If there is a city in Italy that Benjamin Britten seemed to foster a particular affinity with, that is Venice. The premiere of The Turn of the Screw at the Teatro La Fenice in 1954 marked but the beginning of a bond which maintained its strength well into the very last years of the composer’s life – “Ambiguous Venice, where water is married to stone and passion confuses the senses,” as Aschenbach murmurs in Britten’s late masterwork Death in Venice. Almost fifty years after his death, the reciprocity of the composer’s bond with La Fenice was confirmed by the theatre’s first-ever staging of the opera which skyrocketed his international fame, Peter Grimes. With Juraj Valčuha on the podium, Andrew Staples in the title role and Paul Curran directing, this Venetian production was an occasion not to be missed – and not just for Britten aficionados such as myself.

Andrew Staples (Peter Grimes)
© Michele Crosera

Since its premiere, Peter Grimes has always posed more doubts than it has solved. If this constitutes one of the reasons of its undying fascination, it also originates problems which require addressing when the opera reaches the stage. As is often the case in Britten, a gap lies where we would expect clarity: why is Grimes really an outcast? Although brutal, his violence is largely enabled by a system of child exploitation that is accepted and sustained by the Borough – the two sides share values and goals. So where does one draw the line? And what makes Grimes cross it? Paul Curran, who has directed the opera before, chose to preserve the opera’s reticence by focusing on the symptoms rather than on the cause, exploring the dynamics between the individual and the crowd.

Andrew Staples (Peter Grimes), Emma Bell (Ellen Orford), Sion Goronwy (Swallow) and ensemble
© Michele Crosera

Setting a bare environment that retains nothing of the original coastal landscape, Curran deprives Grimes even of the starry sky which inspires his moments of indecipherable lyricism. Serving as scenery, a few dismal-coloured platforms are arranged to form spaces that appear bleak, oppressive, or both. Here the townspeople chatter, sing, enjoy what the local pub has to offer – but they also speculate, scheme and organise a manhunt. By his own admission, Curran wanted to highlight the duality of all crowds, whose identity is separate and collective at once: each character has a distinct personality, but as soon as rage and resentment spread, the community turns into a chilling, faceless mob reminiscent of early Frankenstein film adaptations. A few details seem to suggest that their motives are ingrained in religious bigotry (Methodist Bob Boles actively instigating the crowd, who chase after Grimes holding Bibles in their hands); but the outrage exceeds its source, swelling into blind fury.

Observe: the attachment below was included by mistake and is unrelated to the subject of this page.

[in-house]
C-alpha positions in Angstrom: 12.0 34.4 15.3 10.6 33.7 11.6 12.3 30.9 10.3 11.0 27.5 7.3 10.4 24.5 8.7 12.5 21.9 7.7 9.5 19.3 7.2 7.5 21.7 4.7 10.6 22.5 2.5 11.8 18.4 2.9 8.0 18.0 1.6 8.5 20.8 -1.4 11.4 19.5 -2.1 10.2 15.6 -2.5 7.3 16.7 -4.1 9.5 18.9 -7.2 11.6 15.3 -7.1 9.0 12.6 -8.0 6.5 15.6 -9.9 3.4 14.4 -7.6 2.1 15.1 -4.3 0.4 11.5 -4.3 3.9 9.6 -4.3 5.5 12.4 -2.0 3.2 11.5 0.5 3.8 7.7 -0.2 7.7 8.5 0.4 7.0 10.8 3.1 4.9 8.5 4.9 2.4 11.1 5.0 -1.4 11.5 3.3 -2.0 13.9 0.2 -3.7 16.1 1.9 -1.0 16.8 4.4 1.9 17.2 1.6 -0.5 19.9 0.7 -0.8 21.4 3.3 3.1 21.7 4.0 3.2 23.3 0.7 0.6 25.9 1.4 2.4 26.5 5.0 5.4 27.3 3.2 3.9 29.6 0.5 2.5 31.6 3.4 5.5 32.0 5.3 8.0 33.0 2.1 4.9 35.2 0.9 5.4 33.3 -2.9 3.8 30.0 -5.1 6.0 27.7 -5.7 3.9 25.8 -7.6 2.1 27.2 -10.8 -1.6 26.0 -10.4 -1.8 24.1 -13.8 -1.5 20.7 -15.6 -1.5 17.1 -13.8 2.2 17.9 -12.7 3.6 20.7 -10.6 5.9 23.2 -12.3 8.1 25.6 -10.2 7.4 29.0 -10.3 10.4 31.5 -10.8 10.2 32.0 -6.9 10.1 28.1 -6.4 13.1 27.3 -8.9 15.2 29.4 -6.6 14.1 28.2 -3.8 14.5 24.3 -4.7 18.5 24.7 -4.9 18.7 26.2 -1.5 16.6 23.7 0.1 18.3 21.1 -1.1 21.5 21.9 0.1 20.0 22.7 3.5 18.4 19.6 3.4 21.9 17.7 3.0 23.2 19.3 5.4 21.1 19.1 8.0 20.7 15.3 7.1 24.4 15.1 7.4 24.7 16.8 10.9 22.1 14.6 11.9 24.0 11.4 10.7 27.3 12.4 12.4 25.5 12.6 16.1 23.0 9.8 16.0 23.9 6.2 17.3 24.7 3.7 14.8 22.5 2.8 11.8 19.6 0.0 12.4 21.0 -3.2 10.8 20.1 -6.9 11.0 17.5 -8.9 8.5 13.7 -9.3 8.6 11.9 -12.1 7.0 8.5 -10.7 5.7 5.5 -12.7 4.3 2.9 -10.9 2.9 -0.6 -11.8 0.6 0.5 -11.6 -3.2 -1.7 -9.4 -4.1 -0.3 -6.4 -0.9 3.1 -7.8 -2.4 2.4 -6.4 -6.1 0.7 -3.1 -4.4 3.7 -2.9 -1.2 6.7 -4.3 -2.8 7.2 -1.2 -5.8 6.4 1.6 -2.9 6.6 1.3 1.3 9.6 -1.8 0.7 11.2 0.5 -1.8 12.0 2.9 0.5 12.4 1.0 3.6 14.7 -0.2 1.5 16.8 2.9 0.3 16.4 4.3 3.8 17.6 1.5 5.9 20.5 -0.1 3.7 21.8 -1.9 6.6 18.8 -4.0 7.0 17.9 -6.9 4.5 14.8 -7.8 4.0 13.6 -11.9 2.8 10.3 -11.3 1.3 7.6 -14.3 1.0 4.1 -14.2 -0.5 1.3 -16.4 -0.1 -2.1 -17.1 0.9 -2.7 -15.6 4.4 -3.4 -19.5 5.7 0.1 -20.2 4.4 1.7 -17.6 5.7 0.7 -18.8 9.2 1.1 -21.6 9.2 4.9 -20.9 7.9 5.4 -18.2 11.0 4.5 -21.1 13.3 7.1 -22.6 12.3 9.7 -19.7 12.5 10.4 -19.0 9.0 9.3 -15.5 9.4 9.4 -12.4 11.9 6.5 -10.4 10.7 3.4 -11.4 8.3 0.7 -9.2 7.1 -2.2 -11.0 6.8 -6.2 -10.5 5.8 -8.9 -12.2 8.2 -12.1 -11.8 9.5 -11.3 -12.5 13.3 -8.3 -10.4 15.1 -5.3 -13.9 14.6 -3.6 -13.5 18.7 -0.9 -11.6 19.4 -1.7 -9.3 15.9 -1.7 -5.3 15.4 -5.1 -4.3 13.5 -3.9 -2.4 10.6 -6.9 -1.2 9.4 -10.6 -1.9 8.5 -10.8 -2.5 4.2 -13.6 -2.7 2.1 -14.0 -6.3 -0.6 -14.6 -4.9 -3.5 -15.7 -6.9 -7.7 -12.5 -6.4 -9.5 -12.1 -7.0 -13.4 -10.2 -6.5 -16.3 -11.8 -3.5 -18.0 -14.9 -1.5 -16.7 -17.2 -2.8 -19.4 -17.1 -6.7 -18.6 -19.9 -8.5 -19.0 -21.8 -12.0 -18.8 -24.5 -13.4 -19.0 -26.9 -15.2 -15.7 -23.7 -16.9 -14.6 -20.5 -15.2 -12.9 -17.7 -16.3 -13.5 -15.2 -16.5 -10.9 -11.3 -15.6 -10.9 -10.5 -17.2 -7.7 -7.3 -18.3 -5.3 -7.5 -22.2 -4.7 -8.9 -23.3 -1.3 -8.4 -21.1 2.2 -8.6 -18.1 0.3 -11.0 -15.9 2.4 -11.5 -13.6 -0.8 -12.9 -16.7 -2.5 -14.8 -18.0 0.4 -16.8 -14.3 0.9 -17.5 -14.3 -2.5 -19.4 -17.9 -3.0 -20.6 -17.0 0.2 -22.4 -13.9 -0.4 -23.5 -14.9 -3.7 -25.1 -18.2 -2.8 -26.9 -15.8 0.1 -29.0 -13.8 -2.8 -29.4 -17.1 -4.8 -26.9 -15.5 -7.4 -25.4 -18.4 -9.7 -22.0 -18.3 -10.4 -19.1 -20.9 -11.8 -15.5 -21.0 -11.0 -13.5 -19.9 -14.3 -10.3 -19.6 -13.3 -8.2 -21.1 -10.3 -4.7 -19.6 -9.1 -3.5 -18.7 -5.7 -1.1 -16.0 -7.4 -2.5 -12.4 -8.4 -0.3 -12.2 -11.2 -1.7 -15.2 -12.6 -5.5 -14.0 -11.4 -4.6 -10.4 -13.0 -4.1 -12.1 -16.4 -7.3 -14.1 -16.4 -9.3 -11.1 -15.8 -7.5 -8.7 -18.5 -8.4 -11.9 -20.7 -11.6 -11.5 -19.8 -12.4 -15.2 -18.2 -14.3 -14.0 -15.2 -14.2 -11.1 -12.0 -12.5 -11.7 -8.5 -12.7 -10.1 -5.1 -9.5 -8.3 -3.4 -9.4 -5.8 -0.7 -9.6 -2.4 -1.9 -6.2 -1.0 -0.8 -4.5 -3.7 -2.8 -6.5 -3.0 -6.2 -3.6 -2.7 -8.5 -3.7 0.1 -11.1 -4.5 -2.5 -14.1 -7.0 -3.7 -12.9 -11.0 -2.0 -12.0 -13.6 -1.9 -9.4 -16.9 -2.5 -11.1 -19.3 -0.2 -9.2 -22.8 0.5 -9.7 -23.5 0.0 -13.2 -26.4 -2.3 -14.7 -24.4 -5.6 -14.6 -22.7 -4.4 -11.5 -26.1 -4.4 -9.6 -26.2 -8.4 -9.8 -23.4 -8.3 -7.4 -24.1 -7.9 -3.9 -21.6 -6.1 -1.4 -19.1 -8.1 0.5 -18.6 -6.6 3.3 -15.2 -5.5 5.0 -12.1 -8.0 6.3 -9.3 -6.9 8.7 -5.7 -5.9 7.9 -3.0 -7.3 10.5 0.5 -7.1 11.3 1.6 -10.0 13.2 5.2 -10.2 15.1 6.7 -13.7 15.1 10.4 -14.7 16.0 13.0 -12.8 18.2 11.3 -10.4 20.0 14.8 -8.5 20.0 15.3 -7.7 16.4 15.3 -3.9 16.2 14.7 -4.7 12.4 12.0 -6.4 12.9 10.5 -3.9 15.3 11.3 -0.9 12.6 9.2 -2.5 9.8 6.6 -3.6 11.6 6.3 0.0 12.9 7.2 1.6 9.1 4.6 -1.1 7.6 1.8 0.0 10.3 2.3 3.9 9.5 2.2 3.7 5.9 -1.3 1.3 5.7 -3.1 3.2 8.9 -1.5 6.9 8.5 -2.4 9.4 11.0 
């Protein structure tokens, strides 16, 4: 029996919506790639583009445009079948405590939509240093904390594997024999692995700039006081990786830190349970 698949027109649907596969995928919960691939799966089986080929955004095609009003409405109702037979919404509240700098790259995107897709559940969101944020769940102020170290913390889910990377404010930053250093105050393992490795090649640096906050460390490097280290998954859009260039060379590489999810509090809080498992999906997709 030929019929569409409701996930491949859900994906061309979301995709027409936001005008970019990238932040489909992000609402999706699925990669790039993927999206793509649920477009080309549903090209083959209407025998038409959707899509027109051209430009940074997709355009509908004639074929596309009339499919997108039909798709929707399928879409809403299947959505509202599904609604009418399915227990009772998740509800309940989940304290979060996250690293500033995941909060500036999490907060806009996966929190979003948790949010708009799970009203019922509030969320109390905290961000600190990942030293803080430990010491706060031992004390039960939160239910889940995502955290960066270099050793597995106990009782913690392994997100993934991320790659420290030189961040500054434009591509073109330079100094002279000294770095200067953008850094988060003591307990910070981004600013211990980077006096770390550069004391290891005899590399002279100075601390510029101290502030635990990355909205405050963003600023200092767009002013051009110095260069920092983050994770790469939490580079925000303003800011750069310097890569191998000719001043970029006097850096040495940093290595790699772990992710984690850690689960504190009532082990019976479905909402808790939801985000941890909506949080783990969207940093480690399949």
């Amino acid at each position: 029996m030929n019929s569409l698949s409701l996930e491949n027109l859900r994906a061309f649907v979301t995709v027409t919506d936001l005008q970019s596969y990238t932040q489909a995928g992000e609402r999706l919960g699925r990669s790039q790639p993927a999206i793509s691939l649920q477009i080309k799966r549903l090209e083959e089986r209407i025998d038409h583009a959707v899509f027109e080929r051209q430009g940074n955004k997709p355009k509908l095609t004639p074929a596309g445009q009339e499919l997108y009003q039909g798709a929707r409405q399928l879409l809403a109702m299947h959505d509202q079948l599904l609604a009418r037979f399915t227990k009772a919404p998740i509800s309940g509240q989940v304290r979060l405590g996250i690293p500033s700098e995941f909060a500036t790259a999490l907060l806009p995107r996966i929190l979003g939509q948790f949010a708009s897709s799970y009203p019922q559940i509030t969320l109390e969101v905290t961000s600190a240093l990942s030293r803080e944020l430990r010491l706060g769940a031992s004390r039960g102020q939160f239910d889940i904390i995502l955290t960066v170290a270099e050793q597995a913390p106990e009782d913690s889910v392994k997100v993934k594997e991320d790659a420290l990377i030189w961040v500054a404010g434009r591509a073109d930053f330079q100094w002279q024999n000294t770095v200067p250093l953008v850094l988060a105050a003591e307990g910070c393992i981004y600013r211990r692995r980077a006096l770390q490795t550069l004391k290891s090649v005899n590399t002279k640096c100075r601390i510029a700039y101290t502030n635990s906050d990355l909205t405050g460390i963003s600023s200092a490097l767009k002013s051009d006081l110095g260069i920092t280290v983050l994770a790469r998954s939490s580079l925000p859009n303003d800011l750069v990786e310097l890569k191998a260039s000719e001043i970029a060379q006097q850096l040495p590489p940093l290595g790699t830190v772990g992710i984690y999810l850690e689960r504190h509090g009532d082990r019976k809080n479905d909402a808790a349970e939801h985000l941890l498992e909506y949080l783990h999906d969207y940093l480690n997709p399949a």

Peter Grimes at Teatro La Fenice
© Michele Crosera

Trapped – or rooted – in the hostile Borough, Grimes scoffs and scowls, pacing the floor like a caged animal. Curren portrays Grimes as rough and fractured, his inner schism astonishing when, right after an outbreak of wrath, he enters the pub and sings softly to the stars. Even his house, albeit neat and tidy, resembles a cell and is ominously slanted – part symbolic of the character’s instability, and perhaps part hint to his non-straightness.

If Curran foregrounds the clash between outcast and community, Valčuha’s interpretation ushered in what was missing in the director’s staging: the commanding presence of the sea, Grimes’ own alter ego. Coming from the orchestra pit, waves of sound rose and crashed continuously, whipping up whirlpools in surging crescendos. The conductor didn’t shy away from accentuating the brazen, percussive potential of the score, a side the audience is maybe less familiar with, but which evoked the roaring waters as much as Grimes’ wild temper. But just like the sea also knows tranquillity, Valčuha too proved able to slacken the tempos and quieten the orchestra to a hushed flow, especially during Grimes’ wonderfully executed “Now the Great Bear and Pleiades”.

Emma Bell (Ellen Orford) and Mark S Doss (Captain Balstrode)
© Michele Crosera

Approaching one of the most complex tenor roles in the opera repertoire, Staples emerged triumphant. In addition to a confident stage presence, the English tenor displayed great control over his voice, ranging from growling retorts to dreamy filati and messe di voce. His luminous high notes cut through the glum fabric of the Borough’s life, isolating Grimes but also allowing him to stand out as the lone visionary that he is. By his side, Emma Bell portrayed a charismatic, sensitive Ellen, whose solid low and central register suited the character’s determination and protective attitude. Together, their voices merged beautifully in the short duet at the close of the Prologue. Finally, the picture wouldn’t be complete without mentioning Mark S Doss’ firm, full-bodied Balstrode, Cameron Becker’s relentless, brisk Bob Boles and the extraordinary cohesion and dynamic range of the La Fenice Chorus, at once ubiquitous and disembodied.